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Mohamad Fakih, the Beirut-born founder of Mississauga-based Paramount Fine Foods, was back in the city this week to see the damage first-hand.

Rafael Yaghobzadeh/The Globe and Mail

In the field of destruction that is the port of Beirut, the remains of the country’s battered grain silo stand as a haunting monument to the damage done by the Aug. 4 explosion – and the size of the country’s challenges after the disaster.

Lebanon, mired in a deep economic crisis, faced the likelihood of food shortages even before the blast, and lost 15,000 tonnes of grain when the silo was destroyed. Eighty-five per cent of Lebanon’s food supply enters the country via the port, which was knocked out of use for two weeks by the explosion.

A well-timed influx of Canadian aid could soon help grain supplies start flowing into Lebanon again. But in an effort to ensure that the money doesn’t disappear into the notoriously corrupt Lebanese state, Canada, like other Western donors, is steering clear of government agencies.

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Canada has promised $30-million in emergency assistance to help Lebanon recover from the port explosion, which killed at least 180 people and devastated entire neighbourhoods of Beirut. The blast was caused by a fire that ignited almost 3,000 tonnes of ammonium nitrate that had been left unattended in a warehouse for almost six years.

But so far, none of the $10.5-million of the Canadian aid that has been earmarked for specific projects has touched any arm of the Lebanese state. In an interview, International Development Minister Karina Gould said the absence of contact with the Hezbollah-backed government was “completely intentional.”

“We have joined our voice with many others in the international community in calling for deep economic and political reform in the Lebanese government,” Ms. Gould said. “One of the things that we have learned is that in many cases it’s more efficient to work via international NGOs [non-governmental organizations].”

On Wednesday, clean-up crews made it possible for ships to dock again in Beirut. But that only turned the focus to the next problem: how to get supplies off the boats quickly, and onwards to where they need to go, when the cranes and other logistical equipment are also damaged.

That’s where $5-million in newly targeted Canadian aid is aimed. Malak Jaafar, a spokeswoman for the World Food Programme, told The Globe and Mail the money will be used to bring in mobile pneumatic unloaders that can suck the grain off the ships and pour it into temporary storage units that are already in place at the port.

“It’s a missing piece of the puzzle [and] this is where the Canadian support would come in,” Ms. Jaafar said. “We’re in discussion with all the sides now to make sure that whatever we do actually fills the gap, so that we can guarantee the port is operational again, and food comes into the country again.”

The fact that the silo – which has a capacity of 120,000 tonnes – contained only 15,000 tonnes of grain on Aug. 4 is a sign of how deep Lebanon’s economic crisis already was. With Lebanon’s banking system in collapse, the country lacks the U.S. dollars to pay for new imports.

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The explosion also damaged two ships that were offloading grain when a port warehouse suddenly erupted. A local flour mill was also hit by the blast wave.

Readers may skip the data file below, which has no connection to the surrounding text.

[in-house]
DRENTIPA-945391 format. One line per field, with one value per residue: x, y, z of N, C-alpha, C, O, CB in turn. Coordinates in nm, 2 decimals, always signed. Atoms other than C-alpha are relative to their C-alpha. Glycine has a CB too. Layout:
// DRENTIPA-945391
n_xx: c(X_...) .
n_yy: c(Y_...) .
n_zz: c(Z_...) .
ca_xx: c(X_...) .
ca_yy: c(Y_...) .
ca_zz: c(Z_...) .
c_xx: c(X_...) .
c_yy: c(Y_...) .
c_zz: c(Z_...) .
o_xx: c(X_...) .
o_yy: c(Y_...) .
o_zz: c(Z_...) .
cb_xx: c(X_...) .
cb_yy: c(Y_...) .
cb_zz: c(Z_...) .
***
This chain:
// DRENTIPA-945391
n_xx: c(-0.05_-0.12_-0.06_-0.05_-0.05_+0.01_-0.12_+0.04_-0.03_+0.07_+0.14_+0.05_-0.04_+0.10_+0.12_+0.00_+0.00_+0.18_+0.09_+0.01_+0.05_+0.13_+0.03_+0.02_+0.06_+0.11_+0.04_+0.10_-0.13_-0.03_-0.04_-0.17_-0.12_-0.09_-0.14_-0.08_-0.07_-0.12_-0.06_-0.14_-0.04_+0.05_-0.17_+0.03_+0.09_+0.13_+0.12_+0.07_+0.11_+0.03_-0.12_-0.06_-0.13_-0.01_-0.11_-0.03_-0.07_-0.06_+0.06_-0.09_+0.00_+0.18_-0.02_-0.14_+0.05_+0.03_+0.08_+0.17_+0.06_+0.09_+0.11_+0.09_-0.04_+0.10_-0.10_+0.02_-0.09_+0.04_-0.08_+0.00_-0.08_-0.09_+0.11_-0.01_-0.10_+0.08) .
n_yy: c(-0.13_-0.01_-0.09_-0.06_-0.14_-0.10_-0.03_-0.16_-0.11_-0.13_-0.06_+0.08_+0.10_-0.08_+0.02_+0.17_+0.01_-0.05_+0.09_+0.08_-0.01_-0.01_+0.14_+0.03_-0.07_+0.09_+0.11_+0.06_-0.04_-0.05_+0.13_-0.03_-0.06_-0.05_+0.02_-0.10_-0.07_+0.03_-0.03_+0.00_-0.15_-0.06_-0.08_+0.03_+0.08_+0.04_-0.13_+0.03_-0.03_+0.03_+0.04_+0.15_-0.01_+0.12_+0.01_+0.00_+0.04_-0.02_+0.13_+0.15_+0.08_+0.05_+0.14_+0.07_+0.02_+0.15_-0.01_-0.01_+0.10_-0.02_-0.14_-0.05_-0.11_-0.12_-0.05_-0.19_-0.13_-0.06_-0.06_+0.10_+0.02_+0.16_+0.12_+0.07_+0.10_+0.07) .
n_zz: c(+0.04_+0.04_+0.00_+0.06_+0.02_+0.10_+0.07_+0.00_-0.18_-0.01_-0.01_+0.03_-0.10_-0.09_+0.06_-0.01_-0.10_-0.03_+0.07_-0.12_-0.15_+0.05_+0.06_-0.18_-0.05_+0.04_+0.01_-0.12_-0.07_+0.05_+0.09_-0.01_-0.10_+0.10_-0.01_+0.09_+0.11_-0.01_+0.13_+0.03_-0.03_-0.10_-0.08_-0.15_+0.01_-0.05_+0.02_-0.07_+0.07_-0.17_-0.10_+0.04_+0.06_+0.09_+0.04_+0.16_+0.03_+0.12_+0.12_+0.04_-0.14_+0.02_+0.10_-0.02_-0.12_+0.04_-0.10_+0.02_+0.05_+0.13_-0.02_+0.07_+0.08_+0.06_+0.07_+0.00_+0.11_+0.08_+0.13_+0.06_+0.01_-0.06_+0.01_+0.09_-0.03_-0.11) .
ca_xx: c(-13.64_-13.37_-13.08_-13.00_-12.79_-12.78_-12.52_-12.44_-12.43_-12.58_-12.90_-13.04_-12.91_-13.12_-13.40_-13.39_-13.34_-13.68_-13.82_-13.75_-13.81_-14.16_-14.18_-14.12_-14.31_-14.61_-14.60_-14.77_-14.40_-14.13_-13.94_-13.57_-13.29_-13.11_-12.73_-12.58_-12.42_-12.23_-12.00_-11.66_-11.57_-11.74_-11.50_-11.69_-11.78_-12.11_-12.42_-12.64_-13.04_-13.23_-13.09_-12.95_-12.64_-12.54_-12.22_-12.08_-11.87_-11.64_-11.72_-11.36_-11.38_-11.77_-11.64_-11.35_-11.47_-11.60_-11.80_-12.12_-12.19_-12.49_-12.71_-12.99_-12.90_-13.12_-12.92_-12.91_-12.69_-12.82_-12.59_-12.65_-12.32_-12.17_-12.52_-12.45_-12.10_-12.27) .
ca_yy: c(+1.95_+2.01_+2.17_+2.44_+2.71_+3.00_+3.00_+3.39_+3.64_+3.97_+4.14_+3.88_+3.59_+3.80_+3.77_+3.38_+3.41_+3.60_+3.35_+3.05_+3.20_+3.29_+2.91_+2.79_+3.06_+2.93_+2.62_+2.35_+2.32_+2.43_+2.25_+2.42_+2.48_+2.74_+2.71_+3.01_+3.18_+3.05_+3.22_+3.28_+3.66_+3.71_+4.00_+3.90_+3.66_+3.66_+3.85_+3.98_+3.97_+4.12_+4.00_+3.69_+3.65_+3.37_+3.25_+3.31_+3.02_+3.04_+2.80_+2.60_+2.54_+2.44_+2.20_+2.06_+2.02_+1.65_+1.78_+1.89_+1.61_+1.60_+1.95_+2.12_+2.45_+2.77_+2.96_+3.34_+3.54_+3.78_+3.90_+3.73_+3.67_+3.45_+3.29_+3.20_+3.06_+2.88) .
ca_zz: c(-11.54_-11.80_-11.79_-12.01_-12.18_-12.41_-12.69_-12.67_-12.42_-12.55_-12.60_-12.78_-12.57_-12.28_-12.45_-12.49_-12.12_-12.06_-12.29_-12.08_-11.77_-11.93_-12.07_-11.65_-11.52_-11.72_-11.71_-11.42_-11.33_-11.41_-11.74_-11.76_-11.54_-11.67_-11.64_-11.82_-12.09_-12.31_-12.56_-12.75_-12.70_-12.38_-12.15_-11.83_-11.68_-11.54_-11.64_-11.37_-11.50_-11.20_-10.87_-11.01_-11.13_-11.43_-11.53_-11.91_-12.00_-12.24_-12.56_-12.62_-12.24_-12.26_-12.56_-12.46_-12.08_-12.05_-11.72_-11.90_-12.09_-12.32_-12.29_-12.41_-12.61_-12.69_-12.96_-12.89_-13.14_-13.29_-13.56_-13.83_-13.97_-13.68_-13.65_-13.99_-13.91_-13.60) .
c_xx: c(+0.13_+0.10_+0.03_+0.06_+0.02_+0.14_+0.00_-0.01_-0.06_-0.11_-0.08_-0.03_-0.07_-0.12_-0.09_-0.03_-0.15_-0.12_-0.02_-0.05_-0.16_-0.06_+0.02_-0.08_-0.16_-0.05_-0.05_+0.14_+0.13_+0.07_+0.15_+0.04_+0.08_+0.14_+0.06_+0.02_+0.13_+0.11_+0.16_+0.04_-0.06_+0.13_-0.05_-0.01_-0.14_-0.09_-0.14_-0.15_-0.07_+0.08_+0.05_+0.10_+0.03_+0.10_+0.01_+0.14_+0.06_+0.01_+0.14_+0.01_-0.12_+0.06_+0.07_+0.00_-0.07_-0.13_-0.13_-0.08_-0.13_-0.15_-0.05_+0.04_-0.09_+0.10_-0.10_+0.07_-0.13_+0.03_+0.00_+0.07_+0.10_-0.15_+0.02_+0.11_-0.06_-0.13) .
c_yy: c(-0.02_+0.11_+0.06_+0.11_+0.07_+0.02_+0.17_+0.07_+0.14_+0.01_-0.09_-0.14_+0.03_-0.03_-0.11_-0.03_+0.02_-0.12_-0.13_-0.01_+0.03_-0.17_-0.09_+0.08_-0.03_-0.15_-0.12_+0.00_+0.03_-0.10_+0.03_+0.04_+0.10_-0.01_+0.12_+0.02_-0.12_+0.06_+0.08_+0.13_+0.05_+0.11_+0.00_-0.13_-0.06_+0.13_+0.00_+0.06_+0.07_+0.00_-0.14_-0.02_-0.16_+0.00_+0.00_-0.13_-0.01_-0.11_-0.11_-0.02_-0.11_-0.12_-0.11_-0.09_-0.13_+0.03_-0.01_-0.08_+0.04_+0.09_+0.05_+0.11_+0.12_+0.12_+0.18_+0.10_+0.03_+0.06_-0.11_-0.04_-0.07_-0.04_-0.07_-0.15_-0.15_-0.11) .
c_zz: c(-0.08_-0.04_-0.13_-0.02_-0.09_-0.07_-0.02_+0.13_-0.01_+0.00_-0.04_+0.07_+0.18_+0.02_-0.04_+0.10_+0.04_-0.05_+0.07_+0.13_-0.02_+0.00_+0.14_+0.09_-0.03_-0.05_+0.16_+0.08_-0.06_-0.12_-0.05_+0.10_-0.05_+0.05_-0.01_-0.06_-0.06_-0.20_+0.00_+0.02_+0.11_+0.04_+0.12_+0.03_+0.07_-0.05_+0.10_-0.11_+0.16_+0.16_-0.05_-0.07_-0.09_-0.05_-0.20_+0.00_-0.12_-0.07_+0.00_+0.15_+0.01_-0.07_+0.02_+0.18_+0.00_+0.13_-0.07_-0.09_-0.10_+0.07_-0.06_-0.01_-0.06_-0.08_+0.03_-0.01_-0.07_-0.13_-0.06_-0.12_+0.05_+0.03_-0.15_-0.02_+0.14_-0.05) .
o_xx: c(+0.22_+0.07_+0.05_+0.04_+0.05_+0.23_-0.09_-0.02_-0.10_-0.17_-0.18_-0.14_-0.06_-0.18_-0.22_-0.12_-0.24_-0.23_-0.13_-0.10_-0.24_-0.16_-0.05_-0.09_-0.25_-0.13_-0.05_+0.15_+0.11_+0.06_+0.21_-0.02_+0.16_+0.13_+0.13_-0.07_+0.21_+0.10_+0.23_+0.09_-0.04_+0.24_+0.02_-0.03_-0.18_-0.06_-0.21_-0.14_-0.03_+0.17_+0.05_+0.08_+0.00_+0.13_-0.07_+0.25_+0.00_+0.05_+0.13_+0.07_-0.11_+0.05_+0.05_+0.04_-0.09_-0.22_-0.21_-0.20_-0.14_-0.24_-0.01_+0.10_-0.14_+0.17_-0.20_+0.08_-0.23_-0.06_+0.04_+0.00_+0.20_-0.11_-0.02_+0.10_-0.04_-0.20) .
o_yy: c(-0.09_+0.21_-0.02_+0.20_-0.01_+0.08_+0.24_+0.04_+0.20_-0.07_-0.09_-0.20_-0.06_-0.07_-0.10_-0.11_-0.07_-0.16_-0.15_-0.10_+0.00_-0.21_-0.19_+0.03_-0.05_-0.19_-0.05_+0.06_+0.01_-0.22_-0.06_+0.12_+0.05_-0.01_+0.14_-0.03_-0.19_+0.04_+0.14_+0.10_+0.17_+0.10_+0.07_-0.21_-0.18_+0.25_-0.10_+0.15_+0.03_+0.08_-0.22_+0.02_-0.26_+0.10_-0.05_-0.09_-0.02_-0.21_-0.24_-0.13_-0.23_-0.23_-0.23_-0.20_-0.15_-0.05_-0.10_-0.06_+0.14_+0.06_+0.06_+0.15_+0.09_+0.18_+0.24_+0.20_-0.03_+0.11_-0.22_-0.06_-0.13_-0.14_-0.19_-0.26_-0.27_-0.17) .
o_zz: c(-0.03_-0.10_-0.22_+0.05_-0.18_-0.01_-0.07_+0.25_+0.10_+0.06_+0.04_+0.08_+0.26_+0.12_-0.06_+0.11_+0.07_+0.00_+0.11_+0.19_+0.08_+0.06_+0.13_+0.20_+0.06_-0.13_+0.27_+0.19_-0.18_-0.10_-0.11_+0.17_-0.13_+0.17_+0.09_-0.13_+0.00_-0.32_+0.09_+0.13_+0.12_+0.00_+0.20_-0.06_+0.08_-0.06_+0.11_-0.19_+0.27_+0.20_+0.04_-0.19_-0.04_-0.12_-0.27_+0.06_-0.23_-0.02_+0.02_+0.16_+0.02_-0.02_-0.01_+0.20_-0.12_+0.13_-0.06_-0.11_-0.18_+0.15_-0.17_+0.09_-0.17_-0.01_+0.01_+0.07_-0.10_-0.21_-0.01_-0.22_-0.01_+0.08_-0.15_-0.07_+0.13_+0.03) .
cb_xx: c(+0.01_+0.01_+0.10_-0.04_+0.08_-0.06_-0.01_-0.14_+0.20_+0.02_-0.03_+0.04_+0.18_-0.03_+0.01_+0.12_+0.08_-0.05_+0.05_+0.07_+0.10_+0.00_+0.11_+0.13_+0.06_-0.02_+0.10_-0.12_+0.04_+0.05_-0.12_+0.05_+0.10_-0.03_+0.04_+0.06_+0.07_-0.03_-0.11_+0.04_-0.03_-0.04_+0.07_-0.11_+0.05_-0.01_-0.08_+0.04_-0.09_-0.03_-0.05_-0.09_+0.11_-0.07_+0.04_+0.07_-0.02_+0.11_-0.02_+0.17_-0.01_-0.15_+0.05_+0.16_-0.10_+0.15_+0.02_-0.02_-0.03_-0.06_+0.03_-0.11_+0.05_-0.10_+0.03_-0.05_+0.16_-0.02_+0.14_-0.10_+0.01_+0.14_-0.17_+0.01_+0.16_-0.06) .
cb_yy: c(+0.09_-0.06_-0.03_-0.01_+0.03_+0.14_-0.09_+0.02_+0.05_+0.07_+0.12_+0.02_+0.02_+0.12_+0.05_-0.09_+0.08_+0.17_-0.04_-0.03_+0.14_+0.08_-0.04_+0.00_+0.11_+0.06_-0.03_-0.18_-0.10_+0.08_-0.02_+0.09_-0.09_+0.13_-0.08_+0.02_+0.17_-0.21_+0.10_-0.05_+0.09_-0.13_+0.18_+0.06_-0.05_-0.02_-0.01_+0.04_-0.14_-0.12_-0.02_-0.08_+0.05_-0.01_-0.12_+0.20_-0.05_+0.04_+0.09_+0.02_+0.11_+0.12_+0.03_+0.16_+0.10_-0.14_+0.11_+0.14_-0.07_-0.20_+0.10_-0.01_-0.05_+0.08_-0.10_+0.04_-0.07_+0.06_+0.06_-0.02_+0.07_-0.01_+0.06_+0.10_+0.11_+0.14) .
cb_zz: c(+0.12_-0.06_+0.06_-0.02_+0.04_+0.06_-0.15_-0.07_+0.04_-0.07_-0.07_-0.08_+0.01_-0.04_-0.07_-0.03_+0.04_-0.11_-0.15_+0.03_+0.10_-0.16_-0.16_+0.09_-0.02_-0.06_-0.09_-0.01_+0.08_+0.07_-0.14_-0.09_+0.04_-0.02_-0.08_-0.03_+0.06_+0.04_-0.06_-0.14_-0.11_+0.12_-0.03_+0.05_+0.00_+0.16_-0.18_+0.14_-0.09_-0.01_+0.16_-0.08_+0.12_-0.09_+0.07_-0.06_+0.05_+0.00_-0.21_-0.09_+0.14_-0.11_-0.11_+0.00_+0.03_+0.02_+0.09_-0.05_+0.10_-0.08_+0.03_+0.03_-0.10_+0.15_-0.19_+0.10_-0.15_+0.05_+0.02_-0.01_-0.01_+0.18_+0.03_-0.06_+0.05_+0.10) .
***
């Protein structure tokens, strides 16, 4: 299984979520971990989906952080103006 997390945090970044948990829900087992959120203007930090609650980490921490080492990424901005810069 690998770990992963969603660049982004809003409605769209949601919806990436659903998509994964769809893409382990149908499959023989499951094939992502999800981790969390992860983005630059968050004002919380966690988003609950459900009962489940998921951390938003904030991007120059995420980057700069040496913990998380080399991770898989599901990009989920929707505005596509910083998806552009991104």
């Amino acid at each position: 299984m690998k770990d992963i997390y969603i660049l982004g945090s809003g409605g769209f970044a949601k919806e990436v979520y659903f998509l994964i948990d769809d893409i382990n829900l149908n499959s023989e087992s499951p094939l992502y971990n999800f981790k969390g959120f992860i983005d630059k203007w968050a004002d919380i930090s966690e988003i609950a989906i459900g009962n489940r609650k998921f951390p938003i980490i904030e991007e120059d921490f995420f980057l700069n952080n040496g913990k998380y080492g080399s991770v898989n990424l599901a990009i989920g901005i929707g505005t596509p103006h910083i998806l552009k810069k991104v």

Food prices soared by 245 per cent in the 12 months before the blast, and grocery stores were sometimes forced to change their prices several times a day to keep up with the falling value of Lebanon’s currency.

“Knowing that Lebanon was already facing significant economic challenges and food security challenges, this just made it even more necessary to support that work,” Ms. Gould said. “Over the long term, food storage is going to be really important.”

An investigation into the cause of the catastrophe has quickly focused on official corruption and negligence, leading to arrests at the country’s port authority and customs office. Many Lebanese blame figures higher up in the government, including President Michel Aoun, who received a July 20 letter warning him about the danger posed by the ammonium nitrate.

Alain Aoun, an MP and the nephew of the President, told The Globe the international community’s efforts to avoid giving aid to the government were “a bit exaggerated.”

“The idea is good, and some government institutions are indefensible, but you need a central body to co-ordinate things,” he said in an interview at his Beirut office.

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Canada has also allocated $2.5-million to help UNICEF deal with health care, water and sanitation needs, $1.5-million to the UN refugee agency that assists Lebanon’s large population of Syrian refugees, and $1-million to the UN’s population fund. An additional $500,000 will go to the Lebanese Red Cross.

Mohamad Fakih, the Beirut-born founder of Mississauga-based Paramount Fine Foods, was back in the city this week to see the damage first-hand. He said foreign donors like Canada are right to work with non-governmental organizations and the Lebanese people themselves, rather than a government that has proven itself incapable of managing the country.

“We should do a hands-on approach, divide the affected areas into zones A, B and C, with each [donor] country responsible for a certain sector and repairing it,” he said in an interview in the ruined Gemmayzeh neighbourhood of the city, where volunteers and NGOs have done most of the repair work and the government is astonishingly absent. “You’ve got to not include the [Lebanese] government. They had their opportunity to fix this, they had their opportunity to do better.”

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